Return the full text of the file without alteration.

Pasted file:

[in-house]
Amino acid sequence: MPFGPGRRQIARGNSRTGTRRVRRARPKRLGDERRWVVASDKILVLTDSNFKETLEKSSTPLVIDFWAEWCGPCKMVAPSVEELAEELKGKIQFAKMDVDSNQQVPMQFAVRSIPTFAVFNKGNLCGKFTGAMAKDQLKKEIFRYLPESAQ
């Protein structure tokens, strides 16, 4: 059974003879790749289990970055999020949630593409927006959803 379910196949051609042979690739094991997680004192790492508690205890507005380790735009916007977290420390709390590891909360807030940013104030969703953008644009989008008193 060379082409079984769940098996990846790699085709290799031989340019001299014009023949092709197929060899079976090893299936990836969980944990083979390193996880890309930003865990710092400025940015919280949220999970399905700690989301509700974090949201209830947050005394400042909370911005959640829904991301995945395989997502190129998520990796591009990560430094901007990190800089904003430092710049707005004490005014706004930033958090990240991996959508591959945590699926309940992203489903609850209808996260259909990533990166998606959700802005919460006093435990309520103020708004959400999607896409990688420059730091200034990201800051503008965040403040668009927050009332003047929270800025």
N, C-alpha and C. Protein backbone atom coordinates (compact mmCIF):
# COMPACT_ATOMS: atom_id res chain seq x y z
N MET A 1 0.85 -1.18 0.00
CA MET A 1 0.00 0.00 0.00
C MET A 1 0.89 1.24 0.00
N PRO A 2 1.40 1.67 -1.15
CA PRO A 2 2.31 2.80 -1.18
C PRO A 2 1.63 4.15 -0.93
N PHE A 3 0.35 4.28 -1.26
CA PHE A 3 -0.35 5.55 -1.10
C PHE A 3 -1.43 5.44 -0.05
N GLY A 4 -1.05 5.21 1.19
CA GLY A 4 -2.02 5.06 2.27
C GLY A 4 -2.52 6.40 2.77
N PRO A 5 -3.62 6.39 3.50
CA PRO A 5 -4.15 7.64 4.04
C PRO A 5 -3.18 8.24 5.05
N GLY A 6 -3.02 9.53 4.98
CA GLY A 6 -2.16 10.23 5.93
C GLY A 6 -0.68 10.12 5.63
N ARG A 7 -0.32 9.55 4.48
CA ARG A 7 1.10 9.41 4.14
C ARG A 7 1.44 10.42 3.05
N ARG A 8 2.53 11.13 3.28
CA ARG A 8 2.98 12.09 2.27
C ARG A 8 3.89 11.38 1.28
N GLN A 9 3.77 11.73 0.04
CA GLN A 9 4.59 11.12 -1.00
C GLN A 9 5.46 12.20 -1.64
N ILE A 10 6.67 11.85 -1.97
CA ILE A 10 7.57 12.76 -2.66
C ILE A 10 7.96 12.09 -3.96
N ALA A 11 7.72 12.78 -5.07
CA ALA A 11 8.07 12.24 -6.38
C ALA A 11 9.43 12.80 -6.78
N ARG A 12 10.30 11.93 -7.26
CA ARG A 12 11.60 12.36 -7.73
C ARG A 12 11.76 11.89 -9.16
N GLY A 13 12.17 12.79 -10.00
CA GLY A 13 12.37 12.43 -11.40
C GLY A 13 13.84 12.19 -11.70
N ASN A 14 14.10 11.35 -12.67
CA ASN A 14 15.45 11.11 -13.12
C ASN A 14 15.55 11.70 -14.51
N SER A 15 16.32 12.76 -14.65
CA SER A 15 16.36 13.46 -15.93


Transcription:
[in-house]
Amino acid sequence: MPFGPGRRQIARGNSRTGTRRVRRARPKRLGDERRWVVASDKILVLTDSNFKETLEKSSTPLVIDFWAEWCGPCKMVAPSVEELAEELKGKIQFAKMDVDSNQQVPMQFAVRSIPTFAVFNKGNLCGKFTGAMAKDQLKKEIFRYLPESAQ
């Protein structure tokens, strides 16, 4: 059974003879790749289990970055999020949630593409927006959803 379910196949051609042979690739094991997680004192790492508690205890507005380790735009916007977290420390709390590891909360807030940013104030969703953008644009989008008193 060379082409079984769940098996990846790699085709290799031989340019001299014009023949092709197929060899079976090893299936990836969980944990083979390193996880890309930003865990710092400025940015919280949220999970399905700690989301509700974090949201209830947050005394400042909370911005959640829904991301995945395989997502190129998520990796591009990560430094901007990190800089904003430092710049707005004490005014706004930033958090990240991996959508591959945590699926309940992203489903609850209808996260259909990533990166998606959700802005919460006093435990309520103020708004959400999607896409990688420059730091200034990201800051503008965040403040668009927050009332003047929270800025």
N, C-alpha and C. Protein backbone atom coordinates (compact mmCIF):
# COMPACT_ATOMS: atom_id res chain seq x y z
N MET A 1 0.85 -1.18 0.00
CA MET A 1 0.00 0.00 0.00
C MET A 1 0.89 1.24 0.00
N PRO A 2 1.40 1.67 -1.15
CA PRO A 2 2.31 2.80 -1.18
C PRO A 2 1.63 4.15 -0.93
N PHE A 3 0.35 4.28 -1.26
CA PHE A 3 -0.35 5.55 -1.10
C PHE A 3 -1.43 5.44 -0.05
N GLY A 4 -1.05 5.21 1.19
CA GLY A 4 -2.02 5.06 2.27
C GLY A 4 -2.52 6.40 2.77
N PRO A 5 -3.62 6.39 3.50
CA PRO A 5 -4.15 7.64 4.04
C PRO A 5 -3.18 8.24 5.05
N GLY A 6 -3.02 9.53 4.98
CA GLY A 6 -2.16 10.23 5.93
C GLY A 6 -0.68 10.12 5.63
N ARG A 7 -0.32 9.55 4.48
CA ARG A 7 1.10 9.41 4.14
C ARG A 7 1.44 10.42 3.05
N ARG A 8 2.53 11.13 3.28
CA ARG A 8 2.98 12.09 2.27
C ARG A 8 3.89 11.38 1.28
N GLN A 9 3.77 11.73 0.04
CA GLN A 9 4.59 11.12 -1.00
C GLN A 9 5.46 12.20 -1.64
N ILE A 10 6.67 11.85 -1.97
CA ILE A 10 7.57 12.76 -2.66
C ILE A 10 7.96 12.09 -3.96
N ALA A 11 7.72 12.78 -5.07
CA ALA A 11 8.07 12.24 -6.38
C ALA A 11 9.43 12.80 -6.78
N ARG A 12 10.30 11.93 -7.26
CA ARG A 12 11.60 12.36 -7.73
C ARG A 12 11.76 11.89 -9.16
N GLY A 13 12.17 12.79 -10.00
CA GLY A 13 12.37 12.43 -11.40
C GLY A 13 13.84 12.19 -11.70
N ASN A 14 14.10 11.35 -12.67
CA ASN A 14 15.45 11.11 -13.12
C ASN A 14 15.55 11.70 -14.51
N SER A 15 16.32 12.76 -14.65
CA SER A 15 16.36 13.46 -15.93